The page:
District Conservationist in Harlowton. He is focusing on “optics and metrics” - what are NRCS

dollars accomplishing? Mike Lucas, Winnett office, is working on TIPs for 2021 including BLM

forestry fuels mitigation project. Weed management on Flatwillow Creek may have to wait until

2022 for funding.

• Montana Dept. of Fish, Wildlife, and Parks -- Clint Smith said fisheries research this summer

will be looking for beaver ponds in the Flatwillow Creek area. Bill Milton said he has a new

beaver pond on Willow Creek for the first time in 30 years. There will be a fish habitat project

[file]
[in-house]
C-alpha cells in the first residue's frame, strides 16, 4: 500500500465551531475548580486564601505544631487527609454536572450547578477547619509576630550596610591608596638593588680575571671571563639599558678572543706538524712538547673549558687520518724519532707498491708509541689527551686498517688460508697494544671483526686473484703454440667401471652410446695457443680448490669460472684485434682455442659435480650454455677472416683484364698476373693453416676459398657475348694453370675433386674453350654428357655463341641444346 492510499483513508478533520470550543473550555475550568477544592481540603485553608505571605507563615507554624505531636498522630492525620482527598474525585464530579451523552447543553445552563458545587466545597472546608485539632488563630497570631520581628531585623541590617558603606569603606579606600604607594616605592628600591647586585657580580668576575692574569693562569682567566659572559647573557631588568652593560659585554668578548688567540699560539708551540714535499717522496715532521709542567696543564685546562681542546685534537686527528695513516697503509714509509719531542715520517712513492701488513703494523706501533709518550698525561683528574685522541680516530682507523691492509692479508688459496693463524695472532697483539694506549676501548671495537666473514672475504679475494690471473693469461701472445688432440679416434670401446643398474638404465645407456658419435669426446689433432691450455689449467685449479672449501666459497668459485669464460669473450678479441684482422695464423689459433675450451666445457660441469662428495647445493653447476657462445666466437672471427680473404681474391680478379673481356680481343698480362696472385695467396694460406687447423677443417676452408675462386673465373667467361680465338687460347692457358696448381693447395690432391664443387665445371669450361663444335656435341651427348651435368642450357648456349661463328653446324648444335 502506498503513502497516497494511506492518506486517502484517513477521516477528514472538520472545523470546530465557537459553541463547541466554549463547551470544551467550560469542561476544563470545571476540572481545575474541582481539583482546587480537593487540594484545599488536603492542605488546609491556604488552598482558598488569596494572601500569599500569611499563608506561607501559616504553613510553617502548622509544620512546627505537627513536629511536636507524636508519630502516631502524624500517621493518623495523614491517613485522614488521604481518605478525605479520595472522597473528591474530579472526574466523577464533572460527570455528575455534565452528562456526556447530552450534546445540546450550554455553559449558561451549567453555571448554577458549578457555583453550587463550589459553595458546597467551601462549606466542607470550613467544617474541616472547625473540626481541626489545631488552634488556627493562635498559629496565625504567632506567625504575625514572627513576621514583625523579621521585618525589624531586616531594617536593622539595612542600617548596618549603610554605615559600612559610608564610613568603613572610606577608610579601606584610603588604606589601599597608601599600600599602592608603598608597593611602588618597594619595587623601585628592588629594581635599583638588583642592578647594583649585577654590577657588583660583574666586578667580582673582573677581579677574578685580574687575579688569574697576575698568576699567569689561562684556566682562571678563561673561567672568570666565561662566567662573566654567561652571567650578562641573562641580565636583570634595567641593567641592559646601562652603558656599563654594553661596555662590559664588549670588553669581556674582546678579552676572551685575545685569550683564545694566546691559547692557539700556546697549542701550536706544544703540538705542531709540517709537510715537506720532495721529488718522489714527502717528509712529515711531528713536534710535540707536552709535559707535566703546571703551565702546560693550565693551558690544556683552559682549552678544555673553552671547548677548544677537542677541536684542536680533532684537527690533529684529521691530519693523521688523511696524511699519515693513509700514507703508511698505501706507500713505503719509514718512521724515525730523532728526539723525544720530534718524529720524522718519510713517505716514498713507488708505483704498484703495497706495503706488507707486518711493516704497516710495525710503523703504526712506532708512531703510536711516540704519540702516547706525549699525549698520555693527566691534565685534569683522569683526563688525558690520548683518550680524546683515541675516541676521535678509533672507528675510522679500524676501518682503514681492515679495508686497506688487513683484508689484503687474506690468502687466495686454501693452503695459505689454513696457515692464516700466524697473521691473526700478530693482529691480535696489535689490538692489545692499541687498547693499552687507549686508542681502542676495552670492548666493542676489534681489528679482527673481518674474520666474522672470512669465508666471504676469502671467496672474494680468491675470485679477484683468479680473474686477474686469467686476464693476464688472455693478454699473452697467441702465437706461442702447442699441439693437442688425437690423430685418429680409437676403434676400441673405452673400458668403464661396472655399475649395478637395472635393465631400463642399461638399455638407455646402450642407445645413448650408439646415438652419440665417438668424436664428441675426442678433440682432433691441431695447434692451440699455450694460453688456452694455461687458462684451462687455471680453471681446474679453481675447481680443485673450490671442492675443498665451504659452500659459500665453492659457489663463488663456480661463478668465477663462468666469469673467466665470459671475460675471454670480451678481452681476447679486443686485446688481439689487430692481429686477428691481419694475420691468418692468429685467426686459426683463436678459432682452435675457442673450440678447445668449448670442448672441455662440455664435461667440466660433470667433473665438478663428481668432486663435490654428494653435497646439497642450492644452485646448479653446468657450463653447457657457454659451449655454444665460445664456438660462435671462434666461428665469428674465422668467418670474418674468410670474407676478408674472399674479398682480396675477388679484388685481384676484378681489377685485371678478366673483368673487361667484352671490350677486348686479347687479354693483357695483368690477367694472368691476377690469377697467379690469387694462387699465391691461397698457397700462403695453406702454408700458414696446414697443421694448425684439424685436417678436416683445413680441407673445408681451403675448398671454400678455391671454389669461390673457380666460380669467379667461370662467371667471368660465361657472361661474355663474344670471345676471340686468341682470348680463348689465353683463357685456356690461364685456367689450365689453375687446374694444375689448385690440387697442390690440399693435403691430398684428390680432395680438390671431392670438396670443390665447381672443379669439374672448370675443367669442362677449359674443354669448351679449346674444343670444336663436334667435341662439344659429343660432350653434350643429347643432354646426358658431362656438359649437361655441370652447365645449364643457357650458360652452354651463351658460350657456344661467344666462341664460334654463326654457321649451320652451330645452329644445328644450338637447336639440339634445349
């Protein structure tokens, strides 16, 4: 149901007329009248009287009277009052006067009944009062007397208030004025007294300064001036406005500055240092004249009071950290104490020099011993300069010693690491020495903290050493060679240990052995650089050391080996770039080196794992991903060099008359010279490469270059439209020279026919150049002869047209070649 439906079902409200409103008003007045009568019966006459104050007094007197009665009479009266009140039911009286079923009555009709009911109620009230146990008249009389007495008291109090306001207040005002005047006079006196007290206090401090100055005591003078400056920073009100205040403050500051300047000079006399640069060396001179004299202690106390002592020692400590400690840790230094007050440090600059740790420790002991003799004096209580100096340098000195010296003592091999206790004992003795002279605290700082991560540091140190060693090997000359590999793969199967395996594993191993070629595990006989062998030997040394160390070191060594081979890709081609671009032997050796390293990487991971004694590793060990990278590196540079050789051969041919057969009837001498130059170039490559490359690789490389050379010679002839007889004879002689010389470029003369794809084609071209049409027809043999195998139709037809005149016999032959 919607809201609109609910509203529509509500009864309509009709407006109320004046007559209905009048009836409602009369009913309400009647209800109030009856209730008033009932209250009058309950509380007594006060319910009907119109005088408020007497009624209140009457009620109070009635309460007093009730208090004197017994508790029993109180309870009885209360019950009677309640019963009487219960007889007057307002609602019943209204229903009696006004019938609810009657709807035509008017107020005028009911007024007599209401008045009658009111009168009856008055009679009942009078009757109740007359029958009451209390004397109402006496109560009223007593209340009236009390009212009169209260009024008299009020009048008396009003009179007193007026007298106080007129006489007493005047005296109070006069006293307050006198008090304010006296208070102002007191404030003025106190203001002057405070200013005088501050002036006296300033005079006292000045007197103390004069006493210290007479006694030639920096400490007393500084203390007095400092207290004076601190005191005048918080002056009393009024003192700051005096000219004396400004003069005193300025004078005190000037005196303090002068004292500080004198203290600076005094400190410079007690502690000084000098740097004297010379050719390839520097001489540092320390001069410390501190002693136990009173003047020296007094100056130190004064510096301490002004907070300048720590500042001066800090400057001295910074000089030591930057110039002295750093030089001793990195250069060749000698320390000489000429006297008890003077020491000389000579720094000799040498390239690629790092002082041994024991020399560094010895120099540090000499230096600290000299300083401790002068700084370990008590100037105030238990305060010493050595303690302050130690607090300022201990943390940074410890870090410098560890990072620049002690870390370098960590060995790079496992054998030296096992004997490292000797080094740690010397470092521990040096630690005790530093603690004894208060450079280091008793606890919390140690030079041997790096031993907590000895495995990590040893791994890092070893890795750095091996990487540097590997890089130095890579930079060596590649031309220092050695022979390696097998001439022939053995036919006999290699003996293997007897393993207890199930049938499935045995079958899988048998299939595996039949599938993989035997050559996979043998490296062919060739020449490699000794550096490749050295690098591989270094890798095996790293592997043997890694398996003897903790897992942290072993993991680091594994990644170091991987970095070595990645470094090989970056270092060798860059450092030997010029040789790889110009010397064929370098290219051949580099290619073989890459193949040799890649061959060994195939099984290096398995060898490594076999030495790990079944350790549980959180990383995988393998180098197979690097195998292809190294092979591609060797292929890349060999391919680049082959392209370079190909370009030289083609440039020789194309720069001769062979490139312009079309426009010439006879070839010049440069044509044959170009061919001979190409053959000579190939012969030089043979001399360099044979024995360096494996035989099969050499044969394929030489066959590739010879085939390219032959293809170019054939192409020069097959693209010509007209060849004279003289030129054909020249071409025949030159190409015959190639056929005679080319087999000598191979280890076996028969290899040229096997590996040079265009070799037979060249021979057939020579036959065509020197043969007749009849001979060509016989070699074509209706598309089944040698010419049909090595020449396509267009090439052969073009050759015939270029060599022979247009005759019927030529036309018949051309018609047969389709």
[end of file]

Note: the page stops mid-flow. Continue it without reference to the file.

near Mosby. Mike Ruggles sent questions via Ryan Taynton, who was happy to hear that the

Deadman’s Basin main dam headgate project will not require a drawdown of water in the


• Montana Dept. of Environmental Quality -- Scott Graham is working on permits for the

Meathouse Road project. Documents to solicit contractors should be issued in March, with work

beginning in August and completed by October.

Next Meeting:

The next MWC meeting will be Tuesday, April 14, noon, at the NRCS office on Main in Roundup. Laura

Nowlin will work on finding room on a future meeting agenda for Kevin Hyde to present a program on

the Montana Mesonet. She will ask him for an update on the installation of new stations, in light of what

the Army Corps of Engineers may be planning.